Advancing a vision of
Recognition and Lasting Peace
For all of us who love Israel, these are trying times. The sense of a stalemate on progress toward peace is leading to a disturbing trend. As many Jews, especially many younger ones, are losing hope for a peaceful future, they are disengaging and disconnecting.
But we at JCRC derive our hope for a vibrant and peaceful future from the robust efforts of thousands of Palestinians and Israelis in the field, working together every day in pursuit of a more peaceful and promising future. Together with CJP we launched Boston Partners for Peace to amplify their work and invite our Boston community to be part of their efforts to bring about a brighter future.
The Abraham Fund, a partner organization, works to advance a shared society of coexistence and equality among Israel’s Jewish and Arab citizens by promoting programs that model inclusive public policy and institutional reform.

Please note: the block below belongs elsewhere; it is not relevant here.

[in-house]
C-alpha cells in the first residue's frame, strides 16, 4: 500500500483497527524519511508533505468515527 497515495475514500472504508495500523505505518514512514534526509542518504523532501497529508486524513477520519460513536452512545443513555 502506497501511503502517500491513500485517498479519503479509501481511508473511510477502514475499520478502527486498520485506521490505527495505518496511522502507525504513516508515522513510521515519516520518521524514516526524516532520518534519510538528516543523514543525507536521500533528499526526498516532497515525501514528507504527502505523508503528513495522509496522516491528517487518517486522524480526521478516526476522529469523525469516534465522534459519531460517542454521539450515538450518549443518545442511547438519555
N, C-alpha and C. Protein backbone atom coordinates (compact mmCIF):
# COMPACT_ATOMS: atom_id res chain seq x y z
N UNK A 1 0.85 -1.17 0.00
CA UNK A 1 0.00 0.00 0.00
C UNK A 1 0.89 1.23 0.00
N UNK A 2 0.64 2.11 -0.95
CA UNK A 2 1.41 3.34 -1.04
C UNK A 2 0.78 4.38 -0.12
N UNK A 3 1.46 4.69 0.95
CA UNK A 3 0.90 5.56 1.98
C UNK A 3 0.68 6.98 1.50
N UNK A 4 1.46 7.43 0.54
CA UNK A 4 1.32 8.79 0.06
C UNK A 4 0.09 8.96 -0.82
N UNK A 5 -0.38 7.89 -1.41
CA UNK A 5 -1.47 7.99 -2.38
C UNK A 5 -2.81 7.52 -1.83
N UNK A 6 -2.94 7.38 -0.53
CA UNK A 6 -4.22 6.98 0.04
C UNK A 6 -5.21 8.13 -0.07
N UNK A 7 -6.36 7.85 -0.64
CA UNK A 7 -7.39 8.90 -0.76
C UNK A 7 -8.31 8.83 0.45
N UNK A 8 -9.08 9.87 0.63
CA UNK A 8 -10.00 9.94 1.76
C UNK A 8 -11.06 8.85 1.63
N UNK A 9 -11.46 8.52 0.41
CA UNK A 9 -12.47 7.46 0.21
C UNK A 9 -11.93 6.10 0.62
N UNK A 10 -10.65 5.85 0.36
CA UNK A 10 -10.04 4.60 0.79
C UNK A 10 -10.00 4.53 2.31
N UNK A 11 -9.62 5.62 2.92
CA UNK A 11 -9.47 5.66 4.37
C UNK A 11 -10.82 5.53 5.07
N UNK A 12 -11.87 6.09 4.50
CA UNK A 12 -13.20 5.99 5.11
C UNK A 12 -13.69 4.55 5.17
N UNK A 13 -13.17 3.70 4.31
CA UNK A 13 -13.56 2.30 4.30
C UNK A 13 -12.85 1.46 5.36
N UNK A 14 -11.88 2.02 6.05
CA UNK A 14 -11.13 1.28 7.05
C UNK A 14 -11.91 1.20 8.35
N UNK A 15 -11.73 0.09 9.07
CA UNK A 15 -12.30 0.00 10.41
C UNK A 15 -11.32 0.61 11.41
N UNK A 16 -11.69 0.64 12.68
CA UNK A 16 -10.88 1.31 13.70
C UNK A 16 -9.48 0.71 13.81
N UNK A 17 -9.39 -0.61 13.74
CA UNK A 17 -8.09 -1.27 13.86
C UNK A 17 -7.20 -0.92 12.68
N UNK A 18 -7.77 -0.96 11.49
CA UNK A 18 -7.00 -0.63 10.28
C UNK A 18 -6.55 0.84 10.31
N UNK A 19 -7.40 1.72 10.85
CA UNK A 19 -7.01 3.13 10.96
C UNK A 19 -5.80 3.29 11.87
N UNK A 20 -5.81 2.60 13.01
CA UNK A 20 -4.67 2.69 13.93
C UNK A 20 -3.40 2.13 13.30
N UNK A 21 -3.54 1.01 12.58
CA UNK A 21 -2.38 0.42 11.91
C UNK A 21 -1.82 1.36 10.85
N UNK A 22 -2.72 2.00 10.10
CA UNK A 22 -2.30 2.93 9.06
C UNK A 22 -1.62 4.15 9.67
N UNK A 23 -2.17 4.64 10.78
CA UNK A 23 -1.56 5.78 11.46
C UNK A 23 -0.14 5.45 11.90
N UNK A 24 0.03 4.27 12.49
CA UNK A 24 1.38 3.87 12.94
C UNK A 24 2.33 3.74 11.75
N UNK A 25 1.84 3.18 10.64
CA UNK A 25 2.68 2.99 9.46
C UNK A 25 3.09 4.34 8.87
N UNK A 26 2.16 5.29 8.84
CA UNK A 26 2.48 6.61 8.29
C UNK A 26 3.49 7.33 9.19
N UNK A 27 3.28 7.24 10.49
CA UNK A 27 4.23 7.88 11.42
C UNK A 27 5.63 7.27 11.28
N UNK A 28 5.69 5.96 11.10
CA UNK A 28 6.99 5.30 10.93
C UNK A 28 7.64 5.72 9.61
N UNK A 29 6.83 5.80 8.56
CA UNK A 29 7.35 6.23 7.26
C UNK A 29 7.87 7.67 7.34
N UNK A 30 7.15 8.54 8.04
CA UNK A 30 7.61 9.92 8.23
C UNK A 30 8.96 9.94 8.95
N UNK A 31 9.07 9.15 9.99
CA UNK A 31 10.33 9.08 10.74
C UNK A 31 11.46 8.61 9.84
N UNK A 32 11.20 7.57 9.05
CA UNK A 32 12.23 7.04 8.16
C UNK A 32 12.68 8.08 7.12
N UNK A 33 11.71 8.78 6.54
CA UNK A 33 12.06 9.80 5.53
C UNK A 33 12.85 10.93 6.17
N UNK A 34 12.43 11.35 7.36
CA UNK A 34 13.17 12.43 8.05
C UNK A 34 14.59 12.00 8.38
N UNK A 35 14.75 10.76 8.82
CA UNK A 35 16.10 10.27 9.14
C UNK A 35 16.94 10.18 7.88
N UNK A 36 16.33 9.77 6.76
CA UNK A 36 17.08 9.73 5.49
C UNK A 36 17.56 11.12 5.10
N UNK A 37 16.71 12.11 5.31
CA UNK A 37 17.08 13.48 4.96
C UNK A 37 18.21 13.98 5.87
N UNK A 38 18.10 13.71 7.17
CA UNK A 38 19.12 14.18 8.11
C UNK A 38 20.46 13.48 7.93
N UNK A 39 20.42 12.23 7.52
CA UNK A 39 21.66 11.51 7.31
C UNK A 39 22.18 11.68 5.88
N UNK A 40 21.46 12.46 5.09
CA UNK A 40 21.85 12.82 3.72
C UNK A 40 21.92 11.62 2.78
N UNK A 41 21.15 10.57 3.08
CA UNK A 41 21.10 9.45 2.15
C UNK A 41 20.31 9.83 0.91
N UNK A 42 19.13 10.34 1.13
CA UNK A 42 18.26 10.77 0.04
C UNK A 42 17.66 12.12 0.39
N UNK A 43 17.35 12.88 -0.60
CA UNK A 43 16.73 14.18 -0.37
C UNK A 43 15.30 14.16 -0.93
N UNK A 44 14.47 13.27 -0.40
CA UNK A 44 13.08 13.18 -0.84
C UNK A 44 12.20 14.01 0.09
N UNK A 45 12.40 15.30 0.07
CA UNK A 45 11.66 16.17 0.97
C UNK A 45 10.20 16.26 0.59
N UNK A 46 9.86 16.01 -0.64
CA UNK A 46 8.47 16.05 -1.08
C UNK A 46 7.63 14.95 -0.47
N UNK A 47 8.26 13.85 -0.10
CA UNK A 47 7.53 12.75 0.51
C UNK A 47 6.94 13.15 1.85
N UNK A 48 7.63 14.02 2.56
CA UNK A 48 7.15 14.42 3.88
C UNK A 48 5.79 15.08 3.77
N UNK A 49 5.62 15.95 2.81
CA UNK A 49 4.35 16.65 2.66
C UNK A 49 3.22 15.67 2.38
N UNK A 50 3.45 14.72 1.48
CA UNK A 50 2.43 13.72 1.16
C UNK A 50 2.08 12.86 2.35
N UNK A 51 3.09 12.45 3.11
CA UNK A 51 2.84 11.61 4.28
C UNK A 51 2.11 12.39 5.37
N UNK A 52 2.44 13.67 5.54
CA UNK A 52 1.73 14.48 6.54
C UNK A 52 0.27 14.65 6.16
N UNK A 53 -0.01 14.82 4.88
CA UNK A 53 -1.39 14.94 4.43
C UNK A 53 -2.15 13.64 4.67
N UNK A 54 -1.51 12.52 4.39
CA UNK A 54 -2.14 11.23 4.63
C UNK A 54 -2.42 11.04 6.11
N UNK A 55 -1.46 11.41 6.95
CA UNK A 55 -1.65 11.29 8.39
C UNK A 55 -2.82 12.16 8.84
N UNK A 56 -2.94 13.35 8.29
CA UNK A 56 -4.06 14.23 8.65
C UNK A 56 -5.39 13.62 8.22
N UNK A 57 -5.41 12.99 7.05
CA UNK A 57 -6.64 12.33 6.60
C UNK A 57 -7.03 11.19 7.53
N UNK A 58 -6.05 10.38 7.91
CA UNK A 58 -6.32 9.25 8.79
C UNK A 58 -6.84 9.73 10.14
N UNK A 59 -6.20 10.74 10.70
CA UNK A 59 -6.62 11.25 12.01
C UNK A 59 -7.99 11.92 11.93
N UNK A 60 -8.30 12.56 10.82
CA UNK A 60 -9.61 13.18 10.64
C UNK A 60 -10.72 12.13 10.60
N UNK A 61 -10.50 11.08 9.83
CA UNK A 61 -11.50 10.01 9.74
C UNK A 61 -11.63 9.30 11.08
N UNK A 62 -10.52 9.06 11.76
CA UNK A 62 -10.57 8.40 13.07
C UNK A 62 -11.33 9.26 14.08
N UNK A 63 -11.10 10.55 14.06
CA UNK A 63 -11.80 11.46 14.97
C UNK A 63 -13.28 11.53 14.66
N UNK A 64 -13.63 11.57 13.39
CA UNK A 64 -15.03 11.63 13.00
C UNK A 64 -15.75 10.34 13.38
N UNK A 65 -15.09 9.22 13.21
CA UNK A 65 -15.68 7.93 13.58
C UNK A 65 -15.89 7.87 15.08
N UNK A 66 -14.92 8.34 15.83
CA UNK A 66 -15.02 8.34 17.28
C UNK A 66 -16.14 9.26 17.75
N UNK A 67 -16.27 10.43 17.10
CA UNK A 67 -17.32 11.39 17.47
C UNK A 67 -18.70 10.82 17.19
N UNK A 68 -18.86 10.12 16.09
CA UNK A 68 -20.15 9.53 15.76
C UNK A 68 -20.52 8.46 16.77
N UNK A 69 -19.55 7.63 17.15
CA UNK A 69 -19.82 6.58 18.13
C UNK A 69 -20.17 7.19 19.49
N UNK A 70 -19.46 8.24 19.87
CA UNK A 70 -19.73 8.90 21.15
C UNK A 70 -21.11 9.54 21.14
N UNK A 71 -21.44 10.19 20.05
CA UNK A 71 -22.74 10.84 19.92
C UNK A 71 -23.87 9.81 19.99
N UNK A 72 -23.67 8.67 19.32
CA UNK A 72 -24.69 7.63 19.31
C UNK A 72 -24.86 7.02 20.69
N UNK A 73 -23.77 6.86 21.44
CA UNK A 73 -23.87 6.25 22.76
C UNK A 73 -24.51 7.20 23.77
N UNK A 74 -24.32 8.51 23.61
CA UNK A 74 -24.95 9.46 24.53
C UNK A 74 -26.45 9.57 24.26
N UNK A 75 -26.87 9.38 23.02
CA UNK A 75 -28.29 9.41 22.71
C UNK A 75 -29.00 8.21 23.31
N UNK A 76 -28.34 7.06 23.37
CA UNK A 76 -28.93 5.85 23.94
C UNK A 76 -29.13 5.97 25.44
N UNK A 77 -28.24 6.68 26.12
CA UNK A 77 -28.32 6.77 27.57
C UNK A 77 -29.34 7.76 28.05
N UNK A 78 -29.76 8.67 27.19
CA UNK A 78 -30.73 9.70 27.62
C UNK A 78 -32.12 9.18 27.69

Boston Partners for Peace connects our community to Israeli and Palestinian changemakers, and ignites hope as an alternative to despair. Through this initiative, the Boston Jewish community invests in and expands the potential of non-governmental organizations (NGOs) building a shared future in four critical areas: civic engagement, people-to-people groups, economic cooperation, and education. The path to a better future must come from changemakers on the ground who are creating partnerships and collaborations across all that too often divides them, recognizing each other’s human dignity, and affirming each other’s narrative and legitimacy in a shared homeland.
On September 30th, Boston Partners for Peace hosted a visit with an Israeli and a Palestinian leader of the Parents Circle Families Forum, a group of bereaved families who have all lost family members in the Israeli-Palestinian conﬂict. Rami Elhanan (left) and Mazen Fraraj (right), Co-Directors of the Parents Circle, discussed their heartbreaking personal experiences with loss and how they have been transformed into peacemakers, through their grief. Over the weekend, 215 people heard their powerful message, in synagogues and a church setting.